SO, my point---sorry for how longwinded this is--is that we need to understand a little bit more about history, the social construction, and discursive production of the homosexual identity and consciousness, instead of laughing in Ahmadinejad's face as he tells us that "there is no such phenomenon here." He is right, the western Gay or Homosexual is an incredibly recent concept, and they have only experienced it as it has been rapidly and powerfully exported through globalization and a capitalist new world order in which they are coerced into our cultural categories, identities, beliefs, and "truths."

In traditional Islam there is no "homosexual" as some fixed identity or role. In its earlier times, adult males were seen as predator and women could be penetrated provided they were married or were a slave. Slave-boys could be penetrated as well, although met with slight disapproval from authorities. Private adult male-male sexual relations went undocumented, but married wealthy men often would not resist sex with a slave-boy or affairs with slave girls. Many famous love-poems of pre-'modern' Baghdad seem to have been addressed from male to male. A modern homosexual idenity has only begun to emerge in places like Iran. Real-life Muslim societies are not necessarily as puritanical as outsides imagine. For instance, in cosmopolitan centers like in Egypt, the contemporary gay subculture is sometimes given a hard time with some occasional crackdowns (remind you of the club scene in NYC even now)? The state of affairs currently is reminiscent of the early 20th century in New York, for instance, as George Chauncey unveils, when police would readily arrest gays and disband gay nightlife. However, in radical fundamentalist leadership like Taliban Afghanistan, same-sex-practicing men are certainly executed, very tragically. But Taliban Afghanistan is not the entire Muslim world by any stretch of the imagination, despite mainstream liberal America's sensationalizing "war on terror"/anti-terrorist discourse would like to pretend.

So, before we laugh at Ahmadinejad's words on 'having no homosexuals' in Iran and immediately construe him as some gay-killing truth-denying monster, I feel we ought to have a better understanding of the social constructivism of the homosexual identity and its only very recent debut in places like Iran due to our mass cultural export coinciding with globalization and transnational capitalism. But when mainstream liberal-democratic-"progressive" America and the mainstream gay movement engage a politics that starts with the gay identity as some unproblematic universal given (spanning all times and spaces) that just needs maximum visibility, rights afforded to it, and as much social status as they can reap, these are the things we surely miss---among just a HANDFUL of other things like a completely debilitated "left-progressive" politics which really has become a tunnel-visioned political crusade that seeks status elevation in the narrowest of possible terms---but anyway, I made my point I think, I'll let it go. Thanks for listening!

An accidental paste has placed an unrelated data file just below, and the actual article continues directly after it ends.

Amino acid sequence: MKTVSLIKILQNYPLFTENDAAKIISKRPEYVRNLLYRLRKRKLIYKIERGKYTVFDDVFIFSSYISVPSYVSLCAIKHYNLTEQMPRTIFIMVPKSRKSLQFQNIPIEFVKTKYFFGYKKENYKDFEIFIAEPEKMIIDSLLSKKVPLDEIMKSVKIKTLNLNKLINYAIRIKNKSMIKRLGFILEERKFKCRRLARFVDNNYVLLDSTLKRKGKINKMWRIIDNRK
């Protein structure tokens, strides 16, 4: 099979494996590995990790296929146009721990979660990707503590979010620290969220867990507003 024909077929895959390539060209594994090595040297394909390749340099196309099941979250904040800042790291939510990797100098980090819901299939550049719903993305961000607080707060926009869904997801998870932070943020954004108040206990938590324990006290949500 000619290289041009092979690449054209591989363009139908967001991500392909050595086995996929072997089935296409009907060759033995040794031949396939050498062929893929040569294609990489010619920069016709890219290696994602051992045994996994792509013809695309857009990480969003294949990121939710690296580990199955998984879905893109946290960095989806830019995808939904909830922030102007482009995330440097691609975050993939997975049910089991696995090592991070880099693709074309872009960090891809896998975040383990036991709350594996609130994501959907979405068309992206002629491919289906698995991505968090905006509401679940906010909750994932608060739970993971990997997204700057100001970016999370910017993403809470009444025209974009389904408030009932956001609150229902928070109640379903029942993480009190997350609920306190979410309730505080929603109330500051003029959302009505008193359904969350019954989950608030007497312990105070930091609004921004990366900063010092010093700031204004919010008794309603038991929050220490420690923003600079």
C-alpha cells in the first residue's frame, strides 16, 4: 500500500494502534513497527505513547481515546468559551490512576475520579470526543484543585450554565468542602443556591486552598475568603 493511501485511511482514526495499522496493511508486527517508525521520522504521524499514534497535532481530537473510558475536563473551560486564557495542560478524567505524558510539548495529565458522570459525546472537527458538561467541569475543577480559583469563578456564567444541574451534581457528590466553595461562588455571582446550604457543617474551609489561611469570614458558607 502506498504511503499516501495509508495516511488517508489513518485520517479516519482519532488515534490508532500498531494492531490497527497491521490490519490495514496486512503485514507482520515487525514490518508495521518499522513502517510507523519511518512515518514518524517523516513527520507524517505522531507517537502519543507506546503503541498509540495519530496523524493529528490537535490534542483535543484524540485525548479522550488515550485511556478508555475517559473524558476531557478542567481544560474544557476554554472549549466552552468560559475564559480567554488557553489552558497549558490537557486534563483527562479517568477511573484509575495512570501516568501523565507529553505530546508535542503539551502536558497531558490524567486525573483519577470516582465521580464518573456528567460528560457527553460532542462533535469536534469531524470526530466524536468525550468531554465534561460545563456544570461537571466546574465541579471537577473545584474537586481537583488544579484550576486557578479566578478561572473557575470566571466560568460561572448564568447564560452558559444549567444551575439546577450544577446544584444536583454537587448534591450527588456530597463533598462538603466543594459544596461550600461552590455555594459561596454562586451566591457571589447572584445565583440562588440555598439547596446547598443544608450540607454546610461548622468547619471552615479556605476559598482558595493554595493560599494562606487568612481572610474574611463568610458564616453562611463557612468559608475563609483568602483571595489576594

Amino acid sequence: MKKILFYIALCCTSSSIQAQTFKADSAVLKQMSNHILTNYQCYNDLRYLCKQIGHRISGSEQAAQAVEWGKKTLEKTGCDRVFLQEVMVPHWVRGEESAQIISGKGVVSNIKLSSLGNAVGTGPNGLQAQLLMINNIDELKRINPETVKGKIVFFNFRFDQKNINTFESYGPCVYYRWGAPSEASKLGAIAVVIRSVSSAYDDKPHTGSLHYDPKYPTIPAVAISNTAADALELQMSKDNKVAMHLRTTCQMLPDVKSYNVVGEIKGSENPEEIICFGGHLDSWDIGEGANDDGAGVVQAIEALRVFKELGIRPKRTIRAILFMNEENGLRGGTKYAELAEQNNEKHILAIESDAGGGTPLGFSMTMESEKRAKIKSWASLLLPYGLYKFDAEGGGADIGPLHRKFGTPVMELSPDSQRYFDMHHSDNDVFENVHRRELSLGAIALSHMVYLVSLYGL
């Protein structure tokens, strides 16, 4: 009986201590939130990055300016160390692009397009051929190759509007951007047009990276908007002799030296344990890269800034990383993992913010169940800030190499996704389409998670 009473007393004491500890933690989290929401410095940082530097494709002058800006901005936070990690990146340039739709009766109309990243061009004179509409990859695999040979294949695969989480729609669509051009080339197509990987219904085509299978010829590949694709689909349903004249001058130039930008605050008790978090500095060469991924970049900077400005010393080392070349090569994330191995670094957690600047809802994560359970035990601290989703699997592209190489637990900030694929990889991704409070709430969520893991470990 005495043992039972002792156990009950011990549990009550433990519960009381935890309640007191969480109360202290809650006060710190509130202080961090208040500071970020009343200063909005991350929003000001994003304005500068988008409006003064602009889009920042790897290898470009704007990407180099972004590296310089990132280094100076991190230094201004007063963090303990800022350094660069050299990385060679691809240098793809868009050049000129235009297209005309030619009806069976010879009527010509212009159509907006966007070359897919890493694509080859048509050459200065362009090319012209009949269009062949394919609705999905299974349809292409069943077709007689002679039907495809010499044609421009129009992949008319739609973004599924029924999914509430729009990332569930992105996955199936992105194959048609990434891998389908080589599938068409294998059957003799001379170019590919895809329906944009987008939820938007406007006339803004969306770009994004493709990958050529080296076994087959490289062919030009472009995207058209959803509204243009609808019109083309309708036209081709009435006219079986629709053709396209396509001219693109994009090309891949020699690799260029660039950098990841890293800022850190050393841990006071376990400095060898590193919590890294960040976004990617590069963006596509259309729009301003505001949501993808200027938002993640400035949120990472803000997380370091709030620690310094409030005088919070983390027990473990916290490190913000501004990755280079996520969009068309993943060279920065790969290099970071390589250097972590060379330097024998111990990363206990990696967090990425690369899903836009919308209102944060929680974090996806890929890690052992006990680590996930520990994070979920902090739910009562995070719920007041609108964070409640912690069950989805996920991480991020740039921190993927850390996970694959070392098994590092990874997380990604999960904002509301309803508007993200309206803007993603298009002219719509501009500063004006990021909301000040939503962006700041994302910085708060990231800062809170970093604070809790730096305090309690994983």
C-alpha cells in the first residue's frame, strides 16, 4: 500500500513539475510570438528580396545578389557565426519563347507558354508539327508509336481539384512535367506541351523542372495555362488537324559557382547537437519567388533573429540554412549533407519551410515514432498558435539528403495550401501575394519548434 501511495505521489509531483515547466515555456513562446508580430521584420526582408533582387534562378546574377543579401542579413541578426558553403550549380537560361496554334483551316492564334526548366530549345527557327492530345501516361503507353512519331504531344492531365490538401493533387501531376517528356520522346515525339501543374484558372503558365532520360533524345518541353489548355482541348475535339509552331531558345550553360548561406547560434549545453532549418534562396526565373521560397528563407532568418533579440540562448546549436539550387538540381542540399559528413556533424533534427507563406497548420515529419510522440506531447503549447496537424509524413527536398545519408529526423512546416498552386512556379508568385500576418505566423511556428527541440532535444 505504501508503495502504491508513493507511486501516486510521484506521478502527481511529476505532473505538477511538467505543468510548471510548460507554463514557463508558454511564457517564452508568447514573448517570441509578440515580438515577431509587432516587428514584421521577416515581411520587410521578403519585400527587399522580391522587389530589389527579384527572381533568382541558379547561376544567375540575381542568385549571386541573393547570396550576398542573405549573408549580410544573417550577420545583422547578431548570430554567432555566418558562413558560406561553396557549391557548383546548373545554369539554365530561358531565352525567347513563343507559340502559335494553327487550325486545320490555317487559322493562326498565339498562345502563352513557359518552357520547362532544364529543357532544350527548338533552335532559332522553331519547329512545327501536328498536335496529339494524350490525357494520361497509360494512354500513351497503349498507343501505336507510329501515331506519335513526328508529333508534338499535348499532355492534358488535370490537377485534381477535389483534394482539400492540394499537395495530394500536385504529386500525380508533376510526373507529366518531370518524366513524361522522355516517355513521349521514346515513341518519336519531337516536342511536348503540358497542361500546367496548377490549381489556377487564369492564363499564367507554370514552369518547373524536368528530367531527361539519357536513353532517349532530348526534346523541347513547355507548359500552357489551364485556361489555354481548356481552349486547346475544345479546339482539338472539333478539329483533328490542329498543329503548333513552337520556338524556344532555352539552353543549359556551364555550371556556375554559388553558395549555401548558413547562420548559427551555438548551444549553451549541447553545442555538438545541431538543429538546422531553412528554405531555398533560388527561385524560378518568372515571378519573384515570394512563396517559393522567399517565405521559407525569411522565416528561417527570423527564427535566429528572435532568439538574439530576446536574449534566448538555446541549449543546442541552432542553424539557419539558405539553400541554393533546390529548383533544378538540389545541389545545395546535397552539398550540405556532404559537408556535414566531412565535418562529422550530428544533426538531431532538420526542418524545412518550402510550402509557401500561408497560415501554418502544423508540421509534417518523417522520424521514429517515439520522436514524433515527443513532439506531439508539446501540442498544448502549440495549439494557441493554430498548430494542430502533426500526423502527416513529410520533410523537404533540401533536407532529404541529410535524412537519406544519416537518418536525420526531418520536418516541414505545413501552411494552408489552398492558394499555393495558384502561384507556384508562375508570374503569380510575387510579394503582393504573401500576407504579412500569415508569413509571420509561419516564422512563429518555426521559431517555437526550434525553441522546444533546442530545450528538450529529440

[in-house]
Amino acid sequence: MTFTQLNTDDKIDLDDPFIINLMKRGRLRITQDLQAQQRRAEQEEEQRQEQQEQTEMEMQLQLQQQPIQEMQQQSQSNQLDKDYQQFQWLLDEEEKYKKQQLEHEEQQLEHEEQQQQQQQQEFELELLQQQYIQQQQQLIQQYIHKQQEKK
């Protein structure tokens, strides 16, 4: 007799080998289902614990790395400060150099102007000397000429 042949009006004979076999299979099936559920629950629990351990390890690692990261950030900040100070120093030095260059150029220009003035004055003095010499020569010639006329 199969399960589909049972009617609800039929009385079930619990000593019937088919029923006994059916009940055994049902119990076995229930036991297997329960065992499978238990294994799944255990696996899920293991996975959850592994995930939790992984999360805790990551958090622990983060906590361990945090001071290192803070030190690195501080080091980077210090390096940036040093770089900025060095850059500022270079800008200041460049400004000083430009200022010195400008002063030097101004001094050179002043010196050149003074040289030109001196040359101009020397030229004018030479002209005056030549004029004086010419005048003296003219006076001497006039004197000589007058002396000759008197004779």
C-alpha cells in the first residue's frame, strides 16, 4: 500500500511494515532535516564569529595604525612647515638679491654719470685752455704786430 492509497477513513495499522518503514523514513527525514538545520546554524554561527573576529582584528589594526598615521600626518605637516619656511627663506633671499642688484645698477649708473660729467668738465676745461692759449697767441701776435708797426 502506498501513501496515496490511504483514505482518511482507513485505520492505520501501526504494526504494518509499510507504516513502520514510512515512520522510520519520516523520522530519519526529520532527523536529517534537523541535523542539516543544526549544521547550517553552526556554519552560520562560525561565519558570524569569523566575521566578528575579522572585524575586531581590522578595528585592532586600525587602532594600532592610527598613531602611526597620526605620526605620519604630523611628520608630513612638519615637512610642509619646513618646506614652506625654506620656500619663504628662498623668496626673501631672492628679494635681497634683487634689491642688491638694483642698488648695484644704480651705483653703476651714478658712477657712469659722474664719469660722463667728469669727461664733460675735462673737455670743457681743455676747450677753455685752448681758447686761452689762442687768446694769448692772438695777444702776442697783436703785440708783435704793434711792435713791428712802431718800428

Johnny Burnham said...

One of my fellow coworkers was joking about this today and I couldn't belive it. I don't find the president's comments funny in the least, more than anything I find them sad and humbling knowing that while we as Americans are fighting for things like marriage rights, so many people around the world are fighting to even be recognized and acknowledged as human beings on the most basic level.

I don't know, I've never been eloquent with phrasing these kinds of things, just a thought.

Mark D. Snyder said...

It's upsetting that this is what the media and people choose to focus on rather than the broader more important discussions that need to be had such as what Jon brings up, but also discussions about how our media and our administration manipulate facts about other countries particularly Iran.

Brian Rainey said...

This is an excellent post Jon, and it's the only thing I've seen that tackles Ahmanijad's speech without playing right into Washington's anti-Iran rhetoric.

I understand that your post is saying that we need to be more sensitive to the social construction of sexuality. At the same time, I think we should be clear that some constructions are more helpful both politically and analytically than others. While the essentialized "inborn" idea of the mainstream gay-rights movement is problematic, it is in my view superior to the idea that homosexuality/bisexuality/queerness constitute mere BEHAVIORS.

The notion of sexual orientation and homosexuality may have a dark side (the self-policing side as you put it--but what things in social life aren't in some way contradictory?), but it also served as a basis for organization and mobilization.

The concept of sexual orientation also forced people to see that what we call queerness cannot be reduced to mere behaviors that can be changed through behaviorist and aversion therapy schemes, but there is something else about this phenomenon that goes deep into the psyche of the person.

With globalization, as you point out, there is pressure for people to adapt to (mostly Western) conceptualizations, which I suspect does not help the plight of queer people in places like Iran one bit. Because homosexuality is such a western category, it probably comes under intense suspicion as a Western invasion (but I am not a Middle East scholar).